After several meetings, gnashing of teeth, and another 80 minutes of discussion, the Jackson County Board of Education responded to questions about middle school sports.
At its regular meeting at Smoky Mountain Elementary School on Tuesday, the board voted to keep all athletic opportunities in Jackson County Public Schools intact for both school-based and district teams.
There were warnings and board members issued challenges to attendees.
The standing-only raucous crowd expressed displeasure when board member Wes Jamison read the terms for maintaining school-based sports, especially those that prioritized district teams at practice facilities within schools.
A member of the board of directors also told the audience to basically “speak and pay.”
The evening began with a dance from Bob’s Cherokee Culture class for Pre-K through 2nd grade. Board members participated in a meandering dance across the gym floor.
The Board voted to extend the public comment period beyond the normal 30 minutes to give everyone who signed up a voice.
Most of these 17 speakers advocated making opportunities for both sports, especially school-based teams, available.
Many of those who approached the microphone were young people.
Gracie Buck told those gathered that she wants to be the Lady Mustang who will be attending high school in the eighth grade next year. I requested.
“For those of us who want to play at a higher level, we need to be challenged,” she said.
Many adults cited the specter of drugs as a reason to stay in sports-based sports.
“Kids in this county don’t have enough opportunities yet,” said Trevor Sutton, a parent and middle school coach. “Take school-based sports, what are they going to do? Drugs, alcohol, and other life-threatening addictions? They’re going to spend more time physically inactive.”
Following the public comment, members of the Board of Directors provided their views.
Board chair Elizabeth Cooper slammed the gavel three times to calm the crowd and Jamison insisted that only the district’s sports programs be kept active.
“Just because you’re playing for a school district and not an individual school doesn’t change the fact that you’re an Eagle, a Tar Heel, a Wolf and a Cardinal,” said Executive Director Abigail Clayton.
Citing the need for coaches and bus drivers and other necessary staff, she challenged the crowd to join.
“Maybe you’re a coach,” she said as an example. “Could you get me a bus license to transport the team?”
“Our children, as adults, absolutely need to be proactive in doing everything they can to make sure they get every chance to sit down and play,” said board member Kim Moore. Are you going to come out tonight, or are you going to reach out to coaches and athletic directors, and are you going to flood their emails and phone calls not only to keep the sport going, but to help them when they need help? Is it?”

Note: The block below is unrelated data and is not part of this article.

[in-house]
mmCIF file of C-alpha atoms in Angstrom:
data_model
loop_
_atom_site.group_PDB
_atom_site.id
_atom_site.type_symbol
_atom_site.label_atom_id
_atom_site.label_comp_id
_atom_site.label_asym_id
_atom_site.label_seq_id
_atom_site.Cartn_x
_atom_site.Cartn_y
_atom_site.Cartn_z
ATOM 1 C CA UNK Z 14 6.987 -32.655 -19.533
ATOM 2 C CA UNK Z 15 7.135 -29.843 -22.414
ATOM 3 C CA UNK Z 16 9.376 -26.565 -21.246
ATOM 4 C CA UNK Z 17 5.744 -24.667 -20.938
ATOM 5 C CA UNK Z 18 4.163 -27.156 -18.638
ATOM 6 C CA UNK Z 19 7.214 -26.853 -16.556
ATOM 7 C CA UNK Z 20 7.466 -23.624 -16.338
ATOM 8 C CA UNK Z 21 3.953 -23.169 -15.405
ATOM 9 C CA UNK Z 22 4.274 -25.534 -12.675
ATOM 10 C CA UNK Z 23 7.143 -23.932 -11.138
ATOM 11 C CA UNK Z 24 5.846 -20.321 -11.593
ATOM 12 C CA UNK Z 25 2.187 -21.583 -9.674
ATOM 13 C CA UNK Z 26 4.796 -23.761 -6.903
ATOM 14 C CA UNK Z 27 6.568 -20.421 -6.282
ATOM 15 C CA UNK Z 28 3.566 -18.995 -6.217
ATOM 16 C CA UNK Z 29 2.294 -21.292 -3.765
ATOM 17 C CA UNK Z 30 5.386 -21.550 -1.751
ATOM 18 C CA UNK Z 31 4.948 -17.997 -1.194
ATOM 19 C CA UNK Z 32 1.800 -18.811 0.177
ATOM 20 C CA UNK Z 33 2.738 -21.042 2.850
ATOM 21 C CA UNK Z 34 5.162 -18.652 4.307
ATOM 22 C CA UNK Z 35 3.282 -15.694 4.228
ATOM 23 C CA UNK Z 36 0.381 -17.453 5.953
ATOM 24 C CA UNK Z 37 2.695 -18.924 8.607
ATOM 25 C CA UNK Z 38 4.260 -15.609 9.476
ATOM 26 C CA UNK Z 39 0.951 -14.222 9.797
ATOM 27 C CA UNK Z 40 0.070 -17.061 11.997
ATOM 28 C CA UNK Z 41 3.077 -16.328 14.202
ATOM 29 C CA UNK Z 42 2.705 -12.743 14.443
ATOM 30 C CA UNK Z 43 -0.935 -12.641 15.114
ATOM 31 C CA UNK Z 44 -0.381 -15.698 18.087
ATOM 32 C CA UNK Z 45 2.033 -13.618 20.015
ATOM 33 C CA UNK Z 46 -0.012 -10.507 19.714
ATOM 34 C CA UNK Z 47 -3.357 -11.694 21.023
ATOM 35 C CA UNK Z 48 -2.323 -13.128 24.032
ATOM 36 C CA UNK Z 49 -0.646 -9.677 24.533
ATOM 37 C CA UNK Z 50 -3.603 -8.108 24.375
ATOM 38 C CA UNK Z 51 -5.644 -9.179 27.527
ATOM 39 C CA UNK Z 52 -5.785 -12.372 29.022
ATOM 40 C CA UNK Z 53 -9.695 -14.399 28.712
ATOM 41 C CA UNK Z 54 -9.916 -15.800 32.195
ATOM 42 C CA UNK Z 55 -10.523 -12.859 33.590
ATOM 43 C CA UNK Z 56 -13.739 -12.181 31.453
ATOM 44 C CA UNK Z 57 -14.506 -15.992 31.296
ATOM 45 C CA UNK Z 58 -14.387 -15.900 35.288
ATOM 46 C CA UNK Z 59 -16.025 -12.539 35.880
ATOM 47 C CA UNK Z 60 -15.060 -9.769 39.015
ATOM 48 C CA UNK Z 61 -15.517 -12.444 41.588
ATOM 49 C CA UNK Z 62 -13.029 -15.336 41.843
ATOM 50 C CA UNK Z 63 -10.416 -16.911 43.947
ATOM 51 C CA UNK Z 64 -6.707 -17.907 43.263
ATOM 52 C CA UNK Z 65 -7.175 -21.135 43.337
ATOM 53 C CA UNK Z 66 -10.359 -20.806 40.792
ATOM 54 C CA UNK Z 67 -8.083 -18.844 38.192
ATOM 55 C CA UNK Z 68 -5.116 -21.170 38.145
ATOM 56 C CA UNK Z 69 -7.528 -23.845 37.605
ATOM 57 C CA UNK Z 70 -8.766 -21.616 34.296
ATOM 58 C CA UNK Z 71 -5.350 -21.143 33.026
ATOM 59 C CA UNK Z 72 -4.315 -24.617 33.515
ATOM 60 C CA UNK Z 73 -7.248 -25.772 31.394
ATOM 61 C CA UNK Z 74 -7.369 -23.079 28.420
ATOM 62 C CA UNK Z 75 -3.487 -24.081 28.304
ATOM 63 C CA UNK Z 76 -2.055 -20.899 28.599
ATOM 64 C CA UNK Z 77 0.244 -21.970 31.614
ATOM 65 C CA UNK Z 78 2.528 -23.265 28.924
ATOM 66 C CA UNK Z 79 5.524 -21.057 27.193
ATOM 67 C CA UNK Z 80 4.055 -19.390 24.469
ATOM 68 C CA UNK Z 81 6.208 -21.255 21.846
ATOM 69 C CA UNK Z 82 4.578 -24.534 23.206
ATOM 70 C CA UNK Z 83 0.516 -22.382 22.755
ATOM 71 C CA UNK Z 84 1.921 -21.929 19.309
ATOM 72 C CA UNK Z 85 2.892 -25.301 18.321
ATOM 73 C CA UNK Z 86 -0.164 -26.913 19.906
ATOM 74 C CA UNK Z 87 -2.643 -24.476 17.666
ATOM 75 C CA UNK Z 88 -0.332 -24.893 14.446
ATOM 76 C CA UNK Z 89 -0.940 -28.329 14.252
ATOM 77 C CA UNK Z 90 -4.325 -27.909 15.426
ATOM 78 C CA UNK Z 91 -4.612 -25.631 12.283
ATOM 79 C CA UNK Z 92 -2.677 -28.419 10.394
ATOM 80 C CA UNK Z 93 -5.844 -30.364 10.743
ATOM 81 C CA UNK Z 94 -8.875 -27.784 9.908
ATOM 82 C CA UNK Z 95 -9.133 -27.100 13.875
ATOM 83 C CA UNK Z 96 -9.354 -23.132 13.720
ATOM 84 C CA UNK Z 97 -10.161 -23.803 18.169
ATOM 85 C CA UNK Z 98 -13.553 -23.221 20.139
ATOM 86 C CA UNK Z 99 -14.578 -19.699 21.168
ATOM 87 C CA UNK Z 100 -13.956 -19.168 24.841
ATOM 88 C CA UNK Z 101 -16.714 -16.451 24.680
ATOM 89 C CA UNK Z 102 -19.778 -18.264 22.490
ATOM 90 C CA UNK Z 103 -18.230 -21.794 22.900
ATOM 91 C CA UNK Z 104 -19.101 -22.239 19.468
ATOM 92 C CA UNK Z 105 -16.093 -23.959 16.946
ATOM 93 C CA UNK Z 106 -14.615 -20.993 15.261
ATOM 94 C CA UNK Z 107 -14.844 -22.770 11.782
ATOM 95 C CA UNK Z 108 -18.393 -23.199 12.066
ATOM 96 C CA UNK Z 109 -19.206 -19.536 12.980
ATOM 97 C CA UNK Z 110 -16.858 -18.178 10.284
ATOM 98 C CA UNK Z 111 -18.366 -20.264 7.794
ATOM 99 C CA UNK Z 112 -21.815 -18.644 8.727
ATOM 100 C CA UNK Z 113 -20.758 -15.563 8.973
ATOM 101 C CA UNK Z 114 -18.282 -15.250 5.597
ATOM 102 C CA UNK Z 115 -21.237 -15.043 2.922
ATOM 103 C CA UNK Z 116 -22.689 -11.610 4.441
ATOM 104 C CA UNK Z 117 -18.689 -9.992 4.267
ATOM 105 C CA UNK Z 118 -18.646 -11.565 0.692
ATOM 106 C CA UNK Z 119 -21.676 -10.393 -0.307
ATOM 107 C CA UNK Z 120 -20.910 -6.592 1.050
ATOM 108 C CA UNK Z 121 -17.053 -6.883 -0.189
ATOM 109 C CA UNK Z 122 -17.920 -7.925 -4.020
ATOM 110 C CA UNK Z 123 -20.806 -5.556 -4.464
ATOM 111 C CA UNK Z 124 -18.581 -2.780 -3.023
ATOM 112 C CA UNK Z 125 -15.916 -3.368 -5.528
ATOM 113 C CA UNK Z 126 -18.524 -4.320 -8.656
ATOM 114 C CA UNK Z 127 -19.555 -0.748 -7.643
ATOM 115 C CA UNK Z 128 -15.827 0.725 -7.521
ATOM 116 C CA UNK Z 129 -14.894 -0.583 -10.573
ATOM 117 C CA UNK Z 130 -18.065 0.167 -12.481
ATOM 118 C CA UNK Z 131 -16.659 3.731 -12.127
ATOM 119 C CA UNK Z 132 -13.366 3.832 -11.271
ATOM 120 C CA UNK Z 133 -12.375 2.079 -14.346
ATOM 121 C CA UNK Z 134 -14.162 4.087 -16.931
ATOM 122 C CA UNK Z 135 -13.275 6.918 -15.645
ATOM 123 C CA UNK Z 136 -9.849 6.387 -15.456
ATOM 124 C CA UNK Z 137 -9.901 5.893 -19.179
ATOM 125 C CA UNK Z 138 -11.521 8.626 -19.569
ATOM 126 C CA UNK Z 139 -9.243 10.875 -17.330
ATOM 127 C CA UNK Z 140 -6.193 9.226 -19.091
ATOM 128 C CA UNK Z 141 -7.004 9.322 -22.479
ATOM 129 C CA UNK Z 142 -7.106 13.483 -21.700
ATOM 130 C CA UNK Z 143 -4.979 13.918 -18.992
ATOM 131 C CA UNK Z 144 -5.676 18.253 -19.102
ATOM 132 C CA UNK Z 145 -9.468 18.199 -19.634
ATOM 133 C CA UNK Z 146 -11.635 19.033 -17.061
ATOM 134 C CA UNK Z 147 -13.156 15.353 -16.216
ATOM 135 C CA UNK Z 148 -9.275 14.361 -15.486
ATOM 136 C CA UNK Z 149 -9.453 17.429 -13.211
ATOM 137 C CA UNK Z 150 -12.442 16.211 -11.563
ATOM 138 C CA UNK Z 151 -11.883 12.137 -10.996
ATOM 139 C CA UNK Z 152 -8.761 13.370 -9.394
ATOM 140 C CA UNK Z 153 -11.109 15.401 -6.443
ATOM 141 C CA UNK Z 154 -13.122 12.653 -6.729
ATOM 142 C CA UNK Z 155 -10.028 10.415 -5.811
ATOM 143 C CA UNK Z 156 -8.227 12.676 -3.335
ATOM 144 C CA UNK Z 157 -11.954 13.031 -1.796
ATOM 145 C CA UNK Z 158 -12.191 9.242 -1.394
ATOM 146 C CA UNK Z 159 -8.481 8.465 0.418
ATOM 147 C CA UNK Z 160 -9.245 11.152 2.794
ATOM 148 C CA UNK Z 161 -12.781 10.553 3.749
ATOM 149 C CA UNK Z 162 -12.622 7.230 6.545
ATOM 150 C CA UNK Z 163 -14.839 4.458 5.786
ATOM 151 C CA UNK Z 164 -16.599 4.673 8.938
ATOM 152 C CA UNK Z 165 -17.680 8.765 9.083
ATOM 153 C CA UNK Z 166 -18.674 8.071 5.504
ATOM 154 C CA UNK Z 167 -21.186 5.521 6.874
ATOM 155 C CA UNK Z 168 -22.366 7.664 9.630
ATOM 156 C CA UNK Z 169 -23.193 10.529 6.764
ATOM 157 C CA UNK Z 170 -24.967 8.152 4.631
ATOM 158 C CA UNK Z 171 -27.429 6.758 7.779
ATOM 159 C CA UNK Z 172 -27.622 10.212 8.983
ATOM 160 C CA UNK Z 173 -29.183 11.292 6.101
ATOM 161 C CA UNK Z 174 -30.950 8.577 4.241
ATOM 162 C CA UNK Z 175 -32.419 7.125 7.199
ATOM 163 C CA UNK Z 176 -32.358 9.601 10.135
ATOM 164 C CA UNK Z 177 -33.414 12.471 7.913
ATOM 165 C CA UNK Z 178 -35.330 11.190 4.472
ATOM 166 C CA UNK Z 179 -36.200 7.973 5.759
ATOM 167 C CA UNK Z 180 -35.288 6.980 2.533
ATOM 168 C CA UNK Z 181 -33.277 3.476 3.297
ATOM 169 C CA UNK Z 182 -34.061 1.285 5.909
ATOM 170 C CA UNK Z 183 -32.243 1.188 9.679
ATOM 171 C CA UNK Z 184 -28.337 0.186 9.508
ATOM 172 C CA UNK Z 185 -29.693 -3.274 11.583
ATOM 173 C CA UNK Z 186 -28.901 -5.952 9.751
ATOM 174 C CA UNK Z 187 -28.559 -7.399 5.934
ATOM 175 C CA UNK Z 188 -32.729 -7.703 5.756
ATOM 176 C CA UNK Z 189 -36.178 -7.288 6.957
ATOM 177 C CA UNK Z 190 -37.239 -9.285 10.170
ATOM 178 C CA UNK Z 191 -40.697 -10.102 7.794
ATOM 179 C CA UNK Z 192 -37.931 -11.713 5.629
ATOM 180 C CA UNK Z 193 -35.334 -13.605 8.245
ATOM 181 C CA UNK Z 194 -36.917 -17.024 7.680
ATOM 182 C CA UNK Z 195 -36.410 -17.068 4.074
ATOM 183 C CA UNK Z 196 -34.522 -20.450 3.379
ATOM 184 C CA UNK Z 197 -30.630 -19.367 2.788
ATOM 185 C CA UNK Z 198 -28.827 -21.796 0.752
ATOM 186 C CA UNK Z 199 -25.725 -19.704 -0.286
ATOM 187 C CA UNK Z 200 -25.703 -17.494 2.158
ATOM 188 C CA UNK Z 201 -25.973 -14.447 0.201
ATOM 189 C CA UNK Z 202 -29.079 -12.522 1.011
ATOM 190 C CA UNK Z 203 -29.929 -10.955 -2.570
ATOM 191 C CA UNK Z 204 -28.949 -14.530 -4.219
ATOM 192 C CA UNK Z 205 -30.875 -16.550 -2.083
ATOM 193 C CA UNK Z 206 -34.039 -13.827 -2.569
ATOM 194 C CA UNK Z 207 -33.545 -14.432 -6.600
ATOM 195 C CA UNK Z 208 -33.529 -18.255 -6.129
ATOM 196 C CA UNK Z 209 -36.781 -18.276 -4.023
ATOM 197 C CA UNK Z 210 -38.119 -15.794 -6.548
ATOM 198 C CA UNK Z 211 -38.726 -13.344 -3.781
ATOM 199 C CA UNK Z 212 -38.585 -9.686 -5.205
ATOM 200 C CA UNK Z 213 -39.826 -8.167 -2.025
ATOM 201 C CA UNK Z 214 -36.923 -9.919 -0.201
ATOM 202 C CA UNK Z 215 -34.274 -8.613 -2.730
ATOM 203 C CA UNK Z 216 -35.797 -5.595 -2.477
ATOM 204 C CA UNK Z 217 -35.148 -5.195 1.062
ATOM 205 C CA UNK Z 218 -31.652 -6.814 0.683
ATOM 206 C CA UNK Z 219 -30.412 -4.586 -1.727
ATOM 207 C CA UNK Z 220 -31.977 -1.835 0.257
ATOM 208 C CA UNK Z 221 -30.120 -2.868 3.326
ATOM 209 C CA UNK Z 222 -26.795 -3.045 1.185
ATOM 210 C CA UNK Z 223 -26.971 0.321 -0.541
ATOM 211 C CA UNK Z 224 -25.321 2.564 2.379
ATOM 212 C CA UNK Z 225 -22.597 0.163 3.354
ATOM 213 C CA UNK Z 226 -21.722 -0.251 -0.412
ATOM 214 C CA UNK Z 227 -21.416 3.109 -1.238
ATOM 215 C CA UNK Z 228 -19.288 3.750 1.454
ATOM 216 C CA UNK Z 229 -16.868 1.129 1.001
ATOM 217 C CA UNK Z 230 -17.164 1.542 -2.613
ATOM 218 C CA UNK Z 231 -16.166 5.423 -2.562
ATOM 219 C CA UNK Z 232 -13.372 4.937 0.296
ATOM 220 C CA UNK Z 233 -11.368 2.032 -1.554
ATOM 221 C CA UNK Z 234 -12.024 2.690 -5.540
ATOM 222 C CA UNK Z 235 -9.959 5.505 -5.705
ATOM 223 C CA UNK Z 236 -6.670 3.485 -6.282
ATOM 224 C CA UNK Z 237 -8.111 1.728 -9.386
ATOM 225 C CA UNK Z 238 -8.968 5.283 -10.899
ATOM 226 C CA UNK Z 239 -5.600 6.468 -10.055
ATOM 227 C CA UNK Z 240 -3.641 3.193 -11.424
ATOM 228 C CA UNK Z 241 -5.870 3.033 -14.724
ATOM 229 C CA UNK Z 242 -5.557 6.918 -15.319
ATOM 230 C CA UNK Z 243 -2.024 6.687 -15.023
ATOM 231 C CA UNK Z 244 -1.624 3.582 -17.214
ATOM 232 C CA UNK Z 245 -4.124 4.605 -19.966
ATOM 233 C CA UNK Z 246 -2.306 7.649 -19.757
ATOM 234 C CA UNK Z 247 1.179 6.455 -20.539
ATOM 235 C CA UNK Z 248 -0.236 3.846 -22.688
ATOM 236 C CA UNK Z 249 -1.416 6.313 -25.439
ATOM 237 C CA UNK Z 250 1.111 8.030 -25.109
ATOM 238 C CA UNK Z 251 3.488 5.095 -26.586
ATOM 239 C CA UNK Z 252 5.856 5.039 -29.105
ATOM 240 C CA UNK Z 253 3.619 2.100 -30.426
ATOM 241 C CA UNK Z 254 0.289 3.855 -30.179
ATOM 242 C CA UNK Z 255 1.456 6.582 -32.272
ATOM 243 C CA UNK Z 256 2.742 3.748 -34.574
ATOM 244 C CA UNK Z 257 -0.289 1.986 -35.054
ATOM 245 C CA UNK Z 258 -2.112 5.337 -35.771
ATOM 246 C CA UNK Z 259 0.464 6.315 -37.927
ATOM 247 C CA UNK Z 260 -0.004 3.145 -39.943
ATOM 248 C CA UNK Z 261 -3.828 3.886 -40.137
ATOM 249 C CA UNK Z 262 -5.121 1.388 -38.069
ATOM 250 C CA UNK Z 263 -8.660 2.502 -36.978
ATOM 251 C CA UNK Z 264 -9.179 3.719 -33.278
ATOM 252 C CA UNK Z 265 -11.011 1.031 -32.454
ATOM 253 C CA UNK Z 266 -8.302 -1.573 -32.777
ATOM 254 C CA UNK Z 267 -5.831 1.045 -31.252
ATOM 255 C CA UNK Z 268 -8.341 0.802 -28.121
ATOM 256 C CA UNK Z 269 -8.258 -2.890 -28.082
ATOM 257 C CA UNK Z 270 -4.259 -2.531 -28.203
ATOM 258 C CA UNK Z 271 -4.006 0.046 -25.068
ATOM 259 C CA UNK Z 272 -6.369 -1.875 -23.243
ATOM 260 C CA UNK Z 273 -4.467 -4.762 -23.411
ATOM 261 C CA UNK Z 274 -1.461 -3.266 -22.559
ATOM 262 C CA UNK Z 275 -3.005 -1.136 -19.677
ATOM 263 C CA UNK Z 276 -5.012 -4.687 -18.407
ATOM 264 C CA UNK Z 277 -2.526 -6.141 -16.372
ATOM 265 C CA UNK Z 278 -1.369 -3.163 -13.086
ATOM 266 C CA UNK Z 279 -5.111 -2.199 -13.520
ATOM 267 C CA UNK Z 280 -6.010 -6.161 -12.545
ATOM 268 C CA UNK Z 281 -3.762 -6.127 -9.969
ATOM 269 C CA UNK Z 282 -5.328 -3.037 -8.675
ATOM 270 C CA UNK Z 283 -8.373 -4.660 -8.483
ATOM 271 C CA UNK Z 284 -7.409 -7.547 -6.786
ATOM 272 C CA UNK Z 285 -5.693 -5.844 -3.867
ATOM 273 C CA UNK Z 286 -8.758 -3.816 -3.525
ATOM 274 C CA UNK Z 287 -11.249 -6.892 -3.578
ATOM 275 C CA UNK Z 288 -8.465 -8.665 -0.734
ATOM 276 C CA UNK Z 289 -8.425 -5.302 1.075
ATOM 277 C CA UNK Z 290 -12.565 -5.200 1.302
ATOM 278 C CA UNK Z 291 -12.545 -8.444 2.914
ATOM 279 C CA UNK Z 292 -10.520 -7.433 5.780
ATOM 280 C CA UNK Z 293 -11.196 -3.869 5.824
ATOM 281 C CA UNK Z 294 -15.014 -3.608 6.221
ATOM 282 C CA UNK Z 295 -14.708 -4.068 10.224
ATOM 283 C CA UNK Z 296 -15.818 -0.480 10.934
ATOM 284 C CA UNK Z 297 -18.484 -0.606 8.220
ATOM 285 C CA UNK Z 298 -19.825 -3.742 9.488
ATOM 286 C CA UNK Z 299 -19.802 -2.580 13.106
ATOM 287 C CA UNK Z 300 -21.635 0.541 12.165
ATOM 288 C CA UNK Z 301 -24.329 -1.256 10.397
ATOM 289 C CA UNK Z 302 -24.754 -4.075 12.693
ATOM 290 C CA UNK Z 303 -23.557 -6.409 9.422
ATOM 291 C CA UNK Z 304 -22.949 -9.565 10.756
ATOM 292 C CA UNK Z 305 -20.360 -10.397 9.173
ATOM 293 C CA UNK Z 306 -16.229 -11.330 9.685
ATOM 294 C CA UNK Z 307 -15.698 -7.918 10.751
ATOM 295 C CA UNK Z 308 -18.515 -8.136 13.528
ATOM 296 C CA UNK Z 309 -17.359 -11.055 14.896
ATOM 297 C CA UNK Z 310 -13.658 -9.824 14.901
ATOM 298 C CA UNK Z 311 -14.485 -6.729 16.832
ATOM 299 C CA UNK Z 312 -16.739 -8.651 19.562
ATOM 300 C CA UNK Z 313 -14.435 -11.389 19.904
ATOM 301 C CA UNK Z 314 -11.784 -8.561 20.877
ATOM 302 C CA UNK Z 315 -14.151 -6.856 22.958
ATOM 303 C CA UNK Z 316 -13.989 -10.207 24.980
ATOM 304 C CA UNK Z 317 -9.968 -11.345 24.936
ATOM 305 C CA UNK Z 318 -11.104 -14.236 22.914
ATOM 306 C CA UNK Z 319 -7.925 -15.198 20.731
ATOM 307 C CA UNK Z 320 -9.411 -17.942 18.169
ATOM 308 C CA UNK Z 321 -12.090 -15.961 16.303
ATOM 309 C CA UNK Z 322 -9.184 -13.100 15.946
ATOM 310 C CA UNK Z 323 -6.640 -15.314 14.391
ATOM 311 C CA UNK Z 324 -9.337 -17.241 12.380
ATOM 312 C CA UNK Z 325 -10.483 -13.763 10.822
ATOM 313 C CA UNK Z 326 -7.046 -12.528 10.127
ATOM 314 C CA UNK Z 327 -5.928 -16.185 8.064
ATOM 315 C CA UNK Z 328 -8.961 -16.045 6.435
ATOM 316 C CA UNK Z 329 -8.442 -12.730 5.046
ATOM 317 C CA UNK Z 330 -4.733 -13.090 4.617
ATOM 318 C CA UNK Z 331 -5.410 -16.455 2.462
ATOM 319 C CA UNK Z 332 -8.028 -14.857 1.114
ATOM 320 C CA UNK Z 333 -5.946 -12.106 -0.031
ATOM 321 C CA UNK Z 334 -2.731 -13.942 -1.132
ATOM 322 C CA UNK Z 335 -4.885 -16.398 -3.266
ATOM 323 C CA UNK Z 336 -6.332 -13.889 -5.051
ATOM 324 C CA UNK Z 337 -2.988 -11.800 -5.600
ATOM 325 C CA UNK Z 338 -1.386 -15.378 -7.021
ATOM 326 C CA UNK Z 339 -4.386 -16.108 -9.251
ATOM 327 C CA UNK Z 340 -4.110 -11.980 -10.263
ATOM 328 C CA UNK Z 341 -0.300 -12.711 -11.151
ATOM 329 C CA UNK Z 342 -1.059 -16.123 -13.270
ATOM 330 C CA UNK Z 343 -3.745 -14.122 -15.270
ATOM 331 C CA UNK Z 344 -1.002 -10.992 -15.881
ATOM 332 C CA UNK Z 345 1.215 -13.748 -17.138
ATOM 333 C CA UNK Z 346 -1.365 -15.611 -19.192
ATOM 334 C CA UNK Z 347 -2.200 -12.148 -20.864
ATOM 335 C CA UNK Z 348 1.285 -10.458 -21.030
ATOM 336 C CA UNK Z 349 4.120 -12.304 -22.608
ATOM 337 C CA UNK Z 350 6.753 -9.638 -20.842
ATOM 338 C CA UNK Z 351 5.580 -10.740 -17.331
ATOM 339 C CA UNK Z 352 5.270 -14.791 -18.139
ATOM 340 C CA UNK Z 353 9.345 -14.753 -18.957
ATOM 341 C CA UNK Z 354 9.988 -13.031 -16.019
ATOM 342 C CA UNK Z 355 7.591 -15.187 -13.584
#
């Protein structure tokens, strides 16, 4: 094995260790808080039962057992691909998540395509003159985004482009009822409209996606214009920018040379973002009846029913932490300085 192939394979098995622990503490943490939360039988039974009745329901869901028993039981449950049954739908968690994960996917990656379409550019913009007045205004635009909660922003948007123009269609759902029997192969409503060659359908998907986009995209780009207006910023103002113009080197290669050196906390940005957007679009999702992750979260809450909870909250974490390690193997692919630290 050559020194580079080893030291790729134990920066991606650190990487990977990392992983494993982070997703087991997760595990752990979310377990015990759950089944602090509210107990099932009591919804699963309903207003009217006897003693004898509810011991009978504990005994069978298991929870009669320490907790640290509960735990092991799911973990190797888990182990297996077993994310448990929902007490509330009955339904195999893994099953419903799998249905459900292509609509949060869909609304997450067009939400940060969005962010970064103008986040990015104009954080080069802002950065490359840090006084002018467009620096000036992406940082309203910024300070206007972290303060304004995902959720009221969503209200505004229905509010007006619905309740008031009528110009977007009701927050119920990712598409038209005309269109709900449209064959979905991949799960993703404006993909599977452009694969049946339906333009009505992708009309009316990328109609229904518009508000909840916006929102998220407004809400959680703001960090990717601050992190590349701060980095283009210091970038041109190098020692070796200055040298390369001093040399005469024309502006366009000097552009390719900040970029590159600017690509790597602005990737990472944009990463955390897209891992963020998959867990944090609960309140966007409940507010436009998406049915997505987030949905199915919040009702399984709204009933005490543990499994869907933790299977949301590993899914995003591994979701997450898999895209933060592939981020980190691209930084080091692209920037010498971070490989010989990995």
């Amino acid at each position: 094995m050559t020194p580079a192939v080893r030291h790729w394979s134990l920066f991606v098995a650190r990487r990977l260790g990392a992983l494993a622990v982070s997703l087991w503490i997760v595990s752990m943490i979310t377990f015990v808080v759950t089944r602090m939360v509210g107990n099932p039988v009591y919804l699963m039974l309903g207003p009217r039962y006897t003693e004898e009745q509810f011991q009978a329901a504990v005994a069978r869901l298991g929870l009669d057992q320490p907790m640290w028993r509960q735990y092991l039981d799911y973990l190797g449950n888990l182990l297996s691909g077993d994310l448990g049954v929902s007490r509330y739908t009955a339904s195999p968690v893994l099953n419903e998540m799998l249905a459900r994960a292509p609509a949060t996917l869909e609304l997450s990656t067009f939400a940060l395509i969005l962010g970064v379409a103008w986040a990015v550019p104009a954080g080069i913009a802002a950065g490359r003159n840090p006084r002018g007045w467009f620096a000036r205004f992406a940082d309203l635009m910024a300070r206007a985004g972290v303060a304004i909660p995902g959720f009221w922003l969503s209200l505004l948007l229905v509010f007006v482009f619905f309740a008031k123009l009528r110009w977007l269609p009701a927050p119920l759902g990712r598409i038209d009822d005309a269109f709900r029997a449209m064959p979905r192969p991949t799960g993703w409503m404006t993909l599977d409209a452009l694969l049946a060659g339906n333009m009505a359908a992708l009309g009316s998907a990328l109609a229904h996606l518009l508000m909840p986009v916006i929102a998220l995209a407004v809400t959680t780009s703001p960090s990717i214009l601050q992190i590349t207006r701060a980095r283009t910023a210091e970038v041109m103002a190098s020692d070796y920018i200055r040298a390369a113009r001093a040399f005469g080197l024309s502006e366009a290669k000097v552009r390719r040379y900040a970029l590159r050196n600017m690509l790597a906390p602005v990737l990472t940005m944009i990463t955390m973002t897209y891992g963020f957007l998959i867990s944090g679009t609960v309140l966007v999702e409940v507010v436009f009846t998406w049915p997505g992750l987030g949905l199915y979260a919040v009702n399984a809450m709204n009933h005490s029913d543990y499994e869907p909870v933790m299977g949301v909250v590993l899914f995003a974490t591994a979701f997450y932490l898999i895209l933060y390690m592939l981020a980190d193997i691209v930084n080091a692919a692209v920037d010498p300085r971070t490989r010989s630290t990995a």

Mr. Jamison outlined two motions for the Board to vote on. One keeps or eliminates district sports and the other keeps or eliminates school-based sports.
The vote to keep the district program passed 4 to 1, with Director Lynn Dillard dissenting.
Jamison then read out the conditions for keeping the school-based team.
Each sport must have at least two teams, and athletes competing in only one team will not be eligible for district team tryouts.
“Additionally, when it comes to facilities, district teams are prioritized over school-based teams,” he said as the crowd began murmuring dissenting opinions and shouting questions.
The motion passed 3 to 2, with Jamison and Moore opposing.
Moore voted against the motion because she felt the school didn’t have to vacate its facilities, she said.
After some discussion, Dillard suggested that the motion be amended to keep sports in school, but without conditions. voted.
Several speakers spoke positively about middle school, a concept re-emerging within the county and fully endorsed by Superintendent Dana Ayers.
“We were able to offer our kids so much more in a traditional middle school environment,” she said in an interview Wednesday morning. Think of the opportunities to expand our myriad CTE offerings in choral programs, agriculture, robotics, STEAM, business, and more. I hope there will be more power, not to mention better academic performance in core subjects if each school of mathematics, reading, science, etc. does not have what I call a “singleton” teacher. ”
Ayers said JCPS is one of six school districts in the state without middle schools.